Athens Regional Library System leaders asked member of the Oconee Library Board of Trustees on Monday to contact their state legislative delegation to oppose cuts to library funding requested by Gov. Brian Kemp.
Jean Mead, assistant director of Regional Library Services and Outreach for the Athens Regional Library System, told the Library Board that Kemp has included public libraries in his request that certain state agencies submit plans for a 4 percent budget reduction for the fiscal year underway.
The money likely will be taken from the materials grant the state makes to libraries, according to Mead.
The legislature, which meets in January, will respond to the proposed budget cuts and to the governor’s proposed Fiscal Year 2021 budget “so things may change considerably during this process,” Mead told the Oconee Library Board.
“Please contact everybody and tell them that we obviously don’t want these changes to happen,” Mead said.
Nature Of Cuts
The materials grant from the state is based on a formula. In the current fiscal year, libraries were to receive $0.35 per capita for materials, Mead told the Board, meeting at the Bogart Library.
|Mead (Left) And Bell|
The per person payment had been reduced after the fiscal crisis of 2008, and the current fiscal year was the first year it had reached its pre-recession level of $0.35, Mead said.
Mead told the Library Board that the formula for the 4 percent cut would have to be reduced to $.23 per person, but Valerie Bell, Athens Regional Library System director, told me in a telephone conversation today, it will have to be reduced to $.20.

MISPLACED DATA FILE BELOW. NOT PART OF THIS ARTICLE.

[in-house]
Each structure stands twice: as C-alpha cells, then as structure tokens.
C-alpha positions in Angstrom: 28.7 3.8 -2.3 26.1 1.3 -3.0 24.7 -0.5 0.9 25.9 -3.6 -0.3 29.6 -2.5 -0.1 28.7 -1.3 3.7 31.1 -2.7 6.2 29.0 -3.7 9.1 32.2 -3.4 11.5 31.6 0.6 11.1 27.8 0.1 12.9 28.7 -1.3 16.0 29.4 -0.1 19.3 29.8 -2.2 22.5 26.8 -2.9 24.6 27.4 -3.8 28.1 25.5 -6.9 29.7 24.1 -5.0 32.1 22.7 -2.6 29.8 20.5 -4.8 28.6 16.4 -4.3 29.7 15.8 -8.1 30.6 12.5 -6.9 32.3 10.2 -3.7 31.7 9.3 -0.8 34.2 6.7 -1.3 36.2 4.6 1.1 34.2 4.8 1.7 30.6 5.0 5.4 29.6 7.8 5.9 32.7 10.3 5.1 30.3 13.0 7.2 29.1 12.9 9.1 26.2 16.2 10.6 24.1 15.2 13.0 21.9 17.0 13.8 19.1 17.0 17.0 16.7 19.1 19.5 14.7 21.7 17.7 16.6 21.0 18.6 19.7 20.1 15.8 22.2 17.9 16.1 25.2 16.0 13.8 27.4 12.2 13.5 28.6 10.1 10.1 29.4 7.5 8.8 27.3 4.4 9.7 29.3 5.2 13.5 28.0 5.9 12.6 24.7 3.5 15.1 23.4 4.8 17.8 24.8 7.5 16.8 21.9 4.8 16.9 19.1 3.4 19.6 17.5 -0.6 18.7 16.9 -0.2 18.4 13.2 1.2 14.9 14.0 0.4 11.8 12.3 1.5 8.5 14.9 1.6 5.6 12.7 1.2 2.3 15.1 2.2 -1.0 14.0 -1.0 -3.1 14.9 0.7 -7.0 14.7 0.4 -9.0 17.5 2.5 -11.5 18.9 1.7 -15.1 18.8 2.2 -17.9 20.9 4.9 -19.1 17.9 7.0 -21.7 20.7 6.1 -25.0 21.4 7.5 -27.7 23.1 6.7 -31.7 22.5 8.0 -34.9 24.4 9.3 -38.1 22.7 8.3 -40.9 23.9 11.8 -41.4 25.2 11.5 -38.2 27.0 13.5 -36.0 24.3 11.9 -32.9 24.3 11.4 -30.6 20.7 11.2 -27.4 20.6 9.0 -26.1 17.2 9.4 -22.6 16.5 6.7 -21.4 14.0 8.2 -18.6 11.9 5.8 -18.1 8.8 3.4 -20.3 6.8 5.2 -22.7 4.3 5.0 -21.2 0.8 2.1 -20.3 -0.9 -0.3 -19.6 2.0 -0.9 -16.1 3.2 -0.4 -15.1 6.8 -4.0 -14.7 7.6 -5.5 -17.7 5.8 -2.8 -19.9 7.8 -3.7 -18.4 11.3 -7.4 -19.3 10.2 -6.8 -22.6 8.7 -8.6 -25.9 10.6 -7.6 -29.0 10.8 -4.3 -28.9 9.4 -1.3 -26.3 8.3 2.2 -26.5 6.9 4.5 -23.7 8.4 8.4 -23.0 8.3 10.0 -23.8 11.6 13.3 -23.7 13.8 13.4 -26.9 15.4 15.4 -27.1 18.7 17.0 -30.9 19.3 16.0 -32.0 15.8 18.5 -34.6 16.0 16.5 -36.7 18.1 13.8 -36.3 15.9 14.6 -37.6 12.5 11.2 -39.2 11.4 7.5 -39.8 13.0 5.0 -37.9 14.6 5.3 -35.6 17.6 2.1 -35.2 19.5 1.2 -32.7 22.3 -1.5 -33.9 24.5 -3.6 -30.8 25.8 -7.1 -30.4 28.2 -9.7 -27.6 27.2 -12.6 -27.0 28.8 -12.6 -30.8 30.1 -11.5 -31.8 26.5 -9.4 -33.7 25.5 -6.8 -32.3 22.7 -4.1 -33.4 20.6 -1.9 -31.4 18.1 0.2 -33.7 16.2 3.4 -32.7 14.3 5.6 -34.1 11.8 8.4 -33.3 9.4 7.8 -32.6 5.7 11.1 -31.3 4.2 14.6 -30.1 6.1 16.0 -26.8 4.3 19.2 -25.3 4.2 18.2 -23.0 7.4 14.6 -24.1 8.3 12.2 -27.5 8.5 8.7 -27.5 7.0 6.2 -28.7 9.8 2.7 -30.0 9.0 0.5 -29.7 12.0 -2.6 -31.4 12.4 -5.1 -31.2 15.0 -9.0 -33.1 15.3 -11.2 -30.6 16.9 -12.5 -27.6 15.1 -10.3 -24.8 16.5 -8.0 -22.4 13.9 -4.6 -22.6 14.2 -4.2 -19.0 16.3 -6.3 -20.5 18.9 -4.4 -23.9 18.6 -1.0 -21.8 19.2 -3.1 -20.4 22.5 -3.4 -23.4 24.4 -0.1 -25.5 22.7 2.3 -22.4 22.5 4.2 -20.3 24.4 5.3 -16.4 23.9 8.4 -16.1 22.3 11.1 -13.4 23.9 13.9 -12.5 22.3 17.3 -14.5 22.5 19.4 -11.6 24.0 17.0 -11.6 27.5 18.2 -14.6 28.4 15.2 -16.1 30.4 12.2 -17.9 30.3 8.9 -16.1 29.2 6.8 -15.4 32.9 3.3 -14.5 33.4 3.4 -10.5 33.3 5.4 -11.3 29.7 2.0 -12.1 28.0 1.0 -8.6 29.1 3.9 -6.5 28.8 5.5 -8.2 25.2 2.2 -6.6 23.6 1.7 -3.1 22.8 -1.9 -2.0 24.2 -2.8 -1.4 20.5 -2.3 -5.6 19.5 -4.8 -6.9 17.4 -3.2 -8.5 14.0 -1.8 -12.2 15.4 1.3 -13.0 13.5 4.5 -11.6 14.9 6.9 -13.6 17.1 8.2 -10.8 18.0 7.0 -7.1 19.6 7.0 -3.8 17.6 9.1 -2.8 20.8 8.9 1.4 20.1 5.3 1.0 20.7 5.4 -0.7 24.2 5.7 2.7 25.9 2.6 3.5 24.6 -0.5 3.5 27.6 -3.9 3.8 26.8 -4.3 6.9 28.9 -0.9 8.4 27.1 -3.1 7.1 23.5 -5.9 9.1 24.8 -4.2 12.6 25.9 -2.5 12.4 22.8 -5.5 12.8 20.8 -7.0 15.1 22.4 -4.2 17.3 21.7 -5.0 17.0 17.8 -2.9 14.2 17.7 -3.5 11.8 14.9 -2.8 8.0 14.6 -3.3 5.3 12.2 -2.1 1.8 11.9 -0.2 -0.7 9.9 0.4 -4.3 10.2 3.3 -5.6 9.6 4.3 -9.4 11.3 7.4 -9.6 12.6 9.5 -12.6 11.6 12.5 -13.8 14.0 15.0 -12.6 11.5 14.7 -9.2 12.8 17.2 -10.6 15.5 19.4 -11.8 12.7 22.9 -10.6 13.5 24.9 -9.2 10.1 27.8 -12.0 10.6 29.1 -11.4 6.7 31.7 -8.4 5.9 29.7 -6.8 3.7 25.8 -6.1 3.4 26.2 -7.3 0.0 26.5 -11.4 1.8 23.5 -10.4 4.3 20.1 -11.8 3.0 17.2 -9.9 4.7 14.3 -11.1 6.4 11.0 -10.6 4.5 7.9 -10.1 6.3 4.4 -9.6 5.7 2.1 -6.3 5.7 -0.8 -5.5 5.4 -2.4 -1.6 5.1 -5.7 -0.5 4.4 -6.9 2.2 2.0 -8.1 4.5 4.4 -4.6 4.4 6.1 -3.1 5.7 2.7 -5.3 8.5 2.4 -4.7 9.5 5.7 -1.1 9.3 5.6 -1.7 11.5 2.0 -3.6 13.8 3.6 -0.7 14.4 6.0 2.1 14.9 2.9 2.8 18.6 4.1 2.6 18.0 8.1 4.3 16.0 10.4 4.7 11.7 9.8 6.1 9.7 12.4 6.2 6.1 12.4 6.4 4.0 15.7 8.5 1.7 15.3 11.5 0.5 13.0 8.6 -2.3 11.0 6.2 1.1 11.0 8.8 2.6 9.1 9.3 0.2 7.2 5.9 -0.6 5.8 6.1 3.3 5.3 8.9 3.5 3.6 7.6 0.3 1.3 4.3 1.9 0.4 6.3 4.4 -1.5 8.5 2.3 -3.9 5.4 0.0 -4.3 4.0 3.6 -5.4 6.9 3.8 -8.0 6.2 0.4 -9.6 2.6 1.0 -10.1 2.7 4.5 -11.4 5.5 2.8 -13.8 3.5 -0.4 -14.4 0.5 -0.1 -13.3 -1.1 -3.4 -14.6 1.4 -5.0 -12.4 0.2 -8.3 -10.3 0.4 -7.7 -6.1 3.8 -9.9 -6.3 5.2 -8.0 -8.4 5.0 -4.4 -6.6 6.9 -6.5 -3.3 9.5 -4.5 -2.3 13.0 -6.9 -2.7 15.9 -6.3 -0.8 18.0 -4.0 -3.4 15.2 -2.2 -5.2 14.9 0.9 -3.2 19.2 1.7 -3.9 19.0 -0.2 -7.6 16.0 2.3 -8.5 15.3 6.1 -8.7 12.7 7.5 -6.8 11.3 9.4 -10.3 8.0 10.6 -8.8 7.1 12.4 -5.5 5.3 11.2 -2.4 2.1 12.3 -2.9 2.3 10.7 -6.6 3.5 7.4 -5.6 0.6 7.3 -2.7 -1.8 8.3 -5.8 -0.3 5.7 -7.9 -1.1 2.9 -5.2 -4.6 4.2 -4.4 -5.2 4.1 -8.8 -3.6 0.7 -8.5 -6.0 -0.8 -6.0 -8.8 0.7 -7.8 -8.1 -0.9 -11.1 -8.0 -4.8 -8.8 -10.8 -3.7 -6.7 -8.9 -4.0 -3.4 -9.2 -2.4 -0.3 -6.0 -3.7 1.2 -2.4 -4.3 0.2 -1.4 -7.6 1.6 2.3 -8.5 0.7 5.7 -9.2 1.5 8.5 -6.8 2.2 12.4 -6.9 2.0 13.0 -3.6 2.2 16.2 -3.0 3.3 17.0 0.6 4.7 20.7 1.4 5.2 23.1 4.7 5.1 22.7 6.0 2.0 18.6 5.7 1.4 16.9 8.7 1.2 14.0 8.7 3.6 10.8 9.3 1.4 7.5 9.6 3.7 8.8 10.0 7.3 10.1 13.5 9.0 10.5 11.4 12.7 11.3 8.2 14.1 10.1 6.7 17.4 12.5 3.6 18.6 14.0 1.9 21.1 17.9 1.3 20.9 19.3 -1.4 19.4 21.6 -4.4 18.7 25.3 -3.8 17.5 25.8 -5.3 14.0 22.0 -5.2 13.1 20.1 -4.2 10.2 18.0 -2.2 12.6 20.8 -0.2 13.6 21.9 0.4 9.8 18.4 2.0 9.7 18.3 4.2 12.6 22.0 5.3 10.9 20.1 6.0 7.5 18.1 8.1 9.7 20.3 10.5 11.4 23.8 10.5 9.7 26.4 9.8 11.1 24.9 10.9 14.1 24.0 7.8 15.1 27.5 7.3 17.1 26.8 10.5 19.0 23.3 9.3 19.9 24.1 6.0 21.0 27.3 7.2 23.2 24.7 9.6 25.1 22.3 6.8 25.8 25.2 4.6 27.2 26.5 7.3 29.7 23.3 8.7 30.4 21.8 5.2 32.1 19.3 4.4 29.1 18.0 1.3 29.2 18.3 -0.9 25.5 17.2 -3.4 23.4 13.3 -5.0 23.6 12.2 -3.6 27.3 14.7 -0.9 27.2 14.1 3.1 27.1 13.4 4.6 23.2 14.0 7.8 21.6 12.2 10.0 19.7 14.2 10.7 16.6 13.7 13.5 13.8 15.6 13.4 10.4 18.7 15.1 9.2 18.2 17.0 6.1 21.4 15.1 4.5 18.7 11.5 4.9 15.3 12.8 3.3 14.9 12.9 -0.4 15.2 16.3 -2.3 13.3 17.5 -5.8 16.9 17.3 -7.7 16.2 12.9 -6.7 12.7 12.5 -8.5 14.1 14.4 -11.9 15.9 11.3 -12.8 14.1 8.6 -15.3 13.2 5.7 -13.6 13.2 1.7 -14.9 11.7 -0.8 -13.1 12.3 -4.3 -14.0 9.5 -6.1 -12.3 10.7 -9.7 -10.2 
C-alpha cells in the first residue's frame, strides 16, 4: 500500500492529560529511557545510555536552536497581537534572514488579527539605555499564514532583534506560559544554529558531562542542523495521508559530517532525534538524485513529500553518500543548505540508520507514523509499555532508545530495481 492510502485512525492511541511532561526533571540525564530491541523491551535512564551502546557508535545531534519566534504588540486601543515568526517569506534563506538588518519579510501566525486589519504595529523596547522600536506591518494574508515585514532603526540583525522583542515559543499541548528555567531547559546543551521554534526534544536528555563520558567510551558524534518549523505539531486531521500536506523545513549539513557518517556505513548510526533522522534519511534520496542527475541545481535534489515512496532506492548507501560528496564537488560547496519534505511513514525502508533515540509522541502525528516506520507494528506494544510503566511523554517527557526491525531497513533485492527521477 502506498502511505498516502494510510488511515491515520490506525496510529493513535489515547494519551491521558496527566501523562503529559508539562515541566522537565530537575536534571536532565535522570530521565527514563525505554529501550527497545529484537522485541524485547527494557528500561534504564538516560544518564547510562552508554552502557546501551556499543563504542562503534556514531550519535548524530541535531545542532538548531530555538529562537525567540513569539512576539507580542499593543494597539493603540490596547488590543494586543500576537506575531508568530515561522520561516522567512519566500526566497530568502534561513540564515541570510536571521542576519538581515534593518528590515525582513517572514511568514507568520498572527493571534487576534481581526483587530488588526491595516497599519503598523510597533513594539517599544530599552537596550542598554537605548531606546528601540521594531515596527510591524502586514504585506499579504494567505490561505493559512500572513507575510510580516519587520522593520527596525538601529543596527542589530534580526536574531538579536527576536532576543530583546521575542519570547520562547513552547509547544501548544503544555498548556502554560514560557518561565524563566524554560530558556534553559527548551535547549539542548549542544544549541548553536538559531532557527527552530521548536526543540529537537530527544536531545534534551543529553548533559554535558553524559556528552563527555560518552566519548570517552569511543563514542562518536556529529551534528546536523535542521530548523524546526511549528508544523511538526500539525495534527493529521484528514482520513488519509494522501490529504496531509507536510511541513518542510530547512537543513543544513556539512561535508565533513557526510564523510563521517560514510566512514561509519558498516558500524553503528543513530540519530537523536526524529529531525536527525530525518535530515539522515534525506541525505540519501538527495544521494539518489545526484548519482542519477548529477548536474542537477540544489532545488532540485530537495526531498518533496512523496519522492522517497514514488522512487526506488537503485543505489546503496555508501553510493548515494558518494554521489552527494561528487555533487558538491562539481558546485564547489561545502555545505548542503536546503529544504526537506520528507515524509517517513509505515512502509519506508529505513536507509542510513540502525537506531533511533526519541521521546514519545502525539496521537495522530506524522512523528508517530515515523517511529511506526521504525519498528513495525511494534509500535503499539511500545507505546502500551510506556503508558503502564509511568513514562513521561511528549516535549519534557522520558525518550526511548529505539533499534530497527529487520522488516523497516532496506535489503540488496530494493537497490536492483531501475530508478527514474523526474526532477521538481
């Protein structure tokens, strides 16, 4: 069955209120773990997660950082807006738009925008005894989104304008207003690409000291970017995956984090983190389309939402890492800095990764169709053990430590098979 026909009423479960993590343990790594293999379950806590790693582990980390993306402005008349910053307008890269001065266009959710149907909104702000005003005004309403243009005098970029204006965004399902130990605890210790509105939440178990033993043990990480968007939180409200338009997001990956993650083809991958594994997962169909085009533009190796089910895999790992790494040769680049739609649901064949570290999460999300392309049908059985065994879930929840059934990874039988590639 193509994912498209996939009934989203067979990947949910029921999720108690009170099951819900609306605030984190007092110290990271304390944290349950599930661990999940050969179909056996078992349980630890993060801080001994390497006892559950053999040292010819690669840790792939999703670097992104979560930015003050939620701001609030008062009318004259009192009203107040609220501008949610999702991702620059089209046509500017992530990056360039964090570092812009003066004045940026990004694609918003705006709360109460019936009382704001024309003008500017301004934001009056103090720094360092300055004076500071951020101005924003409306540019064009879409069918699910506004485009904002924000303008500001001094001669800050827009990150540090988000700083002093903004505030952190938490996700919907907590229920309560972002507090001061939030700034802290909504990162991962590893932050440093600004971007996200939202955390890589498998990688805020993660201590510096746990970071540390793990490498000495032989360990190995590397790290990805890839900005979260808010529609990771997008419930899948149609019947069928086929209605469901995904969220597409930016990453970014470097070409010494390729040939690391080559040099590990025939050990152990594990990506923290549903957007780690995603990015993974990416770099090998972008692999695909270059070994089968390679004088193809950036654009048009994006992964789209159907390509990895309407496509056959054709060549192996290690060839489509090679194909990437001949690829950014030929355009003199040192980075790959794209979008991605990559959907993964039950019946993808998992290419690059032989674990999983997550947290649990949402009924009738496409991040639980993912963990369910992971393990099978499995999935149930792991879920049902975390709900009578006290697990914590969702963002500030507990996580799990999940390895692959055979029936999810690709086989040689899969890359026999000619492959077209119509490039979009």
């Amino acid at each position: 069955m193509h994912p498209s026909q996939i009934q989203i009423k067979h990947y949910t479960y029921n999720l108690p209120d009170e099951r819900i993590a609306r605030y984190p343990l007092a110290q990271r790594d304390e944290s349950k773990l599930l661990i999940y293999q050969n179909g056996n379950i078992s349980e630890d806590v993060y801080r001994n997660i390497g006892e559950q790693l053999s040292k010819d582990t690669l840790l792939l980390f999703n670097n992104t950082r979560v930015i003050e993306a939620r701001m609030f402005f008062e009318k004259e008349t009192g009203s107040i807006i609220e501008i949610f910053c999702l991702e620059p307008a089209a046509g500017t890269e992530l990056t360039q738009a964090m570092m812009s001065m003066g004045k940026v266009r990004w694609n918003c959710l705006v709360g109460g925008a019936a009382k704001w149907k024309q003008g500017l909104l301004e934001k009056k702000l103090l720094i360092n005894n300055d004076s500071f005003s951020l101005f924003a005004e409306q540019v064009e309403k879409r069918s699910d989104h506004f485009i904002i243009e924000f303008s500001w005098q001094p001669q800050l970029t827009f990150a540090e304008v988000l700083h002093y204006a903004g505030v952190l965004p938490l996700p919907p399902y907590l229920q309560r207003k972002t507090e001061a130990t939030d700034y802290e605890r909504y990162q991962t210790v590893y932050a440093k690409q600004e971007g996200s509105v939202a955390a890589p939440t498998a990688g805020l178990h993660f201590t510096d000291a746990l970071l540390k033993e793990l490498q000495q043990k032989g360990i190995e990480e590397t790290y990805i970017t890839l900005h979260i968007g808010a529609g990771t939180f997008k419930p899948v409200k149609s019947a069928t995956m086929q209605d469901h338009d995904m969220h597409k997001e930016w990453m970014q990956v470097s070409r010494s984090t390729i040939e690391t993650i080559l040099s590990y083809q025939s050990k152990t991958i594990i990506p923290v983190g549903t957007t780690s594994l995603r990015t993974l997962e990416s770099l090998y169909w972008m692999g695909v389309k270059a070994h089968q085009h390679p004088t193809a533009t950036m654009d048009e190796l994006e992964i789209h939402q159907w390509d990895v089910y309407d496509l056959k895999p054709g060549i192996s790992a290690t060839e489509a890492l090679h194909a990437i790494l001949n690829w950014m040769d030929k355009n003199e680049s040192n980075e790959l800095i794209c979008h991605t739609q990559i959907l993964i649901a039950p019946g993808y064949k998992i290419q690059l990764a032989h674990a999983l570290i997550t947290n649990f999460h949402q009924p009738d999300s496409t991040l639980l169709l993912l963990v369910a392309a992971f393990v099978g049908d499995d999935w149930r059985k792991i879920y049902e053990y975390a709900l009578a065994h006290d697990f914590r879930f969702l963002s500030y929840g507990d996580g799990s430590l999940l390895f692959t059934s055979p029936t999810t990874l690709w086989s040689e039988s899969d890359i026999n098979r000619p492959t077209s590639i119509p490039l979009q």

It had been $0.25 in Fiscal Year 2018 and $0.30 in Fiscal Year 2019, Bell said.
For Oconee County’s two libraries–which get a part of the state allocation to the Athens Regional Library System–that means a reduction of $5,513, according to Bell.
The county’s two libraries are in Bogart and Watkinsville.
Bell told me that the Oconee County Libraries received $9,277 as part of the state materials grant in Fiscal Year 2018 and $11,338 in 2019 and are budgeted to receive $13,468 for the current fiscal year.
With the budget cuts, the $13,468 will be reduced to $7,955.
Arguments To Make
“It’s not a done deal,” Bell told the Board on Monday. “We’ll find out in January.”
“The money has been held up, let’s put it that way,” Bell said. “We’re not allowed to spend any of that money. But hopefully we’ll get it back in January.”
Bell circulated a document containing eight “talking points” from the Georgia Public Library Service for Library Board members to use in talking with Oconee County’s Rep. Houston Gaines, Rep. Marcus Wiedower, and Sen. Bill Cowsert. They are all Republicans, as is Kemp.
“Libraries are an important part of the educational landscape in Georgia,” the document states as one of its arguments. “Other education funding formulas are exempt from these reductions, and libraries should be too.”